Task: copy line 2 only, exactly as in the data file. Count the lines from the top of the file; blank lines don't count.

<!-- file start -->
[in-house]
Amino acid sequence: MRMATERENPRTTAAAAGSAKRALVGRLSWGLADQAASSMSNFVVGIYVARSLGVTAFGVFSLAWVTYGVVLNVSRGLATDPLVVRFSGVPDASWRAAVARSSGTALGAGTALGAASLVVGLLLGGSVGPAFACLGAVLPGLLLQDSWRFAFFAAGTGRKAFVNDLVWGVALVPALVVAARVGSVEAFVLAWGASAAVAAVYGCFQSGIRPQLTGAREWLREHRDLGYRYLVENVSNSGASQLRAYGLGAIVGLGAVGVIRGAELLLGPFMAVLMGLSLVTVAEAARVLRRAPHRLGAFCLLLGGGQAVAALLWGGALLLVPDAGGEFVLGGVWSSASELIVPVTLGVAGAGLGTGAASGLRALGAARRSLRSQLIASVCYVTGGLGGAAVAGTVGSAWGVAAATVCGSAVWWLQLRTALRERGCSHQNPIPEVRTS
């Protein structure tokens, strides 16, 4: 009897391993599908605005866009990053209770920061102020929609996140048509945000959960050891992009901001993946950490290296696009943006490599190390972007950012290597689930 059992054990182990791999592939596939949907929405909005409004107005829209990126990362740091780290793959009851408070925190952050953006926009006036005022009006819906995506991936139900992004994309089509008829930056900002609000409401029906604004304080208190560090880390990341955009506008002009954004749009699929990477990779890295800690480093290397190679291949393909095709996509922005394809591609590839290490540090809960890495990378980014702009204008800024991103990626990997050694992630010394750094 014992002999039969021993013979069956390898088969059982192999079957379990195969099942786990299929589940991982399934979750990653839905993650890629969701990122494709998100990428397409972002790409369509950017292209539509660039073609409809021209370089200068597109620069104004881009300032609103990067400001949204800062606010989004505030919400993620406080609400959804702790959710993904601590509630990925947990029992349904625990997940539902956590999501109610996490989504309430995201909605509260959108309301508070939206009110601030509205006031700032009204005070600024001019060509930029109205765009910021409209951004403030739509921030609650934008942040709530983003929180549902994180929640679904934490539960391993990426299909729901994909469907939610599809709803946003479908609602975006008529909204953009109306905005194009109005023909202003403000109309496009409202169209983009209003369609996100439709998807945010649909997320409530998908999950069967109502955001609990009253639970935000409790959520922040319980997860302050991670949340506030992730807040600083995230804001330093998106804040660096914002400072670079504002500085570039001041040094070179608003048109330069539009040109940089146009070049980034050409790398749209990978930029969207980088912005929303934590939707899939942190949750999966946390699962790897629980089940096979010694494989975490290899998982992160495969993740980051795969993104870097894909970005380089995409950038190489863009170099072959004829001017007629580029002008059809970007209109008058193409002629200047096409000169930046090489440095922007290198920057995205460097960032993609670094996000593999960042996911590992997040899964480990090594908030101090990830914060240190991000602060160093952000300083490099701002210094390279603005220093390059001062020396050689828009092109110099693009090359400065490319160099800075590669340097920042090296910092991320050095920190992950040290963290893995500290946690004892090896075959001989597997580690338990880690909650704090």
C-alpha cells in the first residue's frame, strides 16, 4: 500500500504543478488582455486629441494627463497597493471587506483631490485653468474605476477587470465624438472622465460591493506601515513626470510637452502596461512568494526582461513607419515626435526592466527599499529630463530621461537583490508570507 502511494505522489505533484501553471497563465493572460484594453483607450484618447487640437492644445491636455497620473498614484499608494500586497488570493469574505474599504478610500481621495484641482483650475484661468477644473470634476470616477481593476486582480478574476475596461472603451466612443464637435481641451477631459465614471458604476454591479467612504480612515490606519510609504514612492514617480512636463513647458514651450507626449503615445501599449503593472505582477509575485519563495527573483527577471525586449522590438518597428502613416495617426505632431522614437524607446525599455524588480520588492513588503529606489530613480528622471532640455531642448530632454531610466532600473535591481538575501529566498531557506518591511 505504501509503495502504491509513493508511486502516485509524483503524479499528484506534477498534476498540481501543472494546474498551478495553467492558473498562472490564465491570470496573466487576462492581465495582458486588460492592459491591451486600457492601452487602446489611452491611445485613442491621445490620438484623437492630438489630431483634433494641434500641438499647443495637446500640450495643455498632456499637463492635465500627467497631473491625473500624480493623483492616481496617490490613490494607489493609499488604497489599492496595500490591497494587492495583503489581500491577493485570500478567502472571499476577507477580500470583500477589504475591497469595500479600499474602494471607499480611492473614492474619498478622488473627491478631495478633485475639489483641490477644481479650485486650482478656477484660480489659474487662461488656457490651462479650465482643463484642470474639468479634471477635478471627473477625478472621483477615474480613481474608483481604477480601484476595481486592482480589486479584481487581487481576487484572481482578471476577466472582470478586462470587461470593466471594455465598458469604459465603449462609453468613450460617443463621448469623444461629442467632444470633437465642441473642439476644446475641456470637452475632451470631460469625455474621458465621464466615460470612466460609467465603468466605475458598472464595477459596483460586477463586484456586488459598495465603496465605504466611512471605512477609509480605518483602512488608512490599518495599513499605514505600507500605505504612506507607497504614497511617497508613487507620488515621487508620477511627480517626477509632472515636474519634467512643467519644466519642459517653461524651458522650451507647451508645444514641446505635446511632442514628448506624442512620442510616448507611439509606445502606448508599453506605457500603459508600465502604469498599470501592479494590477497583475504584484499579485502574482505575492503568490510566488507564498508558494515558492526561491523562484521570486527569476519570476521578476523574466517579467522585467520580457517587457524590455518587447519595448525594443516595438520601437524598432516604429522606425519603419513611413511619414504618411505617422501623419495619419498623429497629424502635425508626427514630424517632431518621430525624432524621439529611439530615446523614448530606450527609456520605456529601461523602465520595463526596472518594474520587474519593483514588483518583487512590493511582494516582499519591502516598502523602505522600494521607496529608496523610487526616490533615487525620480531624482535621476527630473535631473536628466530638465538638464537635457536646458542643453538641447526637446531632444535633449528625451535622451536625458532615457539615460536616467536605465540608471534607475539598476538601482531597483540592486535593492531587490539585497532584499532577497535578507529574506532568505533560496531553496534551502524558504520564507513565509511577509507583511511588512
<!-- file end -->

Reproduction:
Amino acid sequence: MRMATERENPRTTAAAAGSAKRALVGRLSWGLADQAASSMSNFVVGIYVARSLGVTAFGVFSLAWVTYGVVLNVSRGLATDPLVVRFSGVPDASWRAAVARSSGTALGAGTALGAASLVVGLLLGGSVGPAFACLGAVLPGLLLQDSWRFAFFAAGTGRKAFVNDLVWGVALVPALVVAARVGSVEAFVLAWGASAAVAAVYGCFQSGIRPQLTGAREWLREHRDLGYRYLVENVSNSGASQLRAYGLGAIVGLGAVGVIRGAELLLGPFMAVLMGLSLVTVAEAARVLRRAPHRLGAFCLLLGGGQAVAALLWGGALLLVPDAGGEFVLGGVWSSASELIVPVTLGVAGAGLGTGAASGLRALGAARRSLRSQLIASVCYVTGGLGGAAVAGTVGSAWGVAAATVCGSAVWWLQLRTALRERGCSHQNPIPEVRTS